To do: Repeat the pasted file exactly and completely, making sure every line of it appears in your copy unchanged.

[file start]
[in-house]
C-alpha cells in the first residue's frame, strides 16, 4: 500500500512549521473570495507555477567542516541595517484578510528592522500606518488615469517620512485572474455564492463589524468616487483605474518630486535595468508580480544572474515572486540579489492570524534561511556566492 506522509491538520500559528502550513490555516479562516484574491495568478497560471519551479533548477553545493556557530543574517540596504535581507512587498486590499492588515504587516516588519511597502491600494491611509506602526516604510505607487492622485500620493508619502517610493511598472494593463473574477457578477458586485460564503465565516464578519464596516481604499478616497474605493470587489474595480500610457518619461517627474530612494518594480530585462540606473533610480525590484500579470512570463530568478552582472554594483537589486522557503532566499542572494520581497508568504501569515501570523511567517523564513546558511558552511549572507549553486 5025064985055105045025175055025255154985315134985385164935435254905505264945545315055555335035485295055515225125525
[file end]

[in-house]
C-alpha cells in the first residue's frame, strides 16, 4: 500500500512549521473570495507555477567542516541595517484578510528592522500606518488615469517620512485572474455564492463589524468616487483605474518630486535595468508580480544572474515572486540579489492570524534561511556566492 506522509491538520500559528502550513490555516479562516484574491495568478497560471519551479533548477553545493556557530543574517540596504535581507512587498486590499492588515504587516516588519511597502491600494491611509506602526516604510505607487492622485500620493508619502517610493511598472494593463473574477457578477458586485460564503465565516464578519464596516481604499478616497474605493470587489474595480500610457518619461517627474530612494518594480530585462540606473533610480525590484500579470512570463530568478552582472554594483537589486522557503532566499542572494520581497508568504501569515501570523511567517523564513546558511558552511549572507549553486 5025064985055105045025175055025255154985315134985385164935435254905505264945545315055555335035485295055515225125525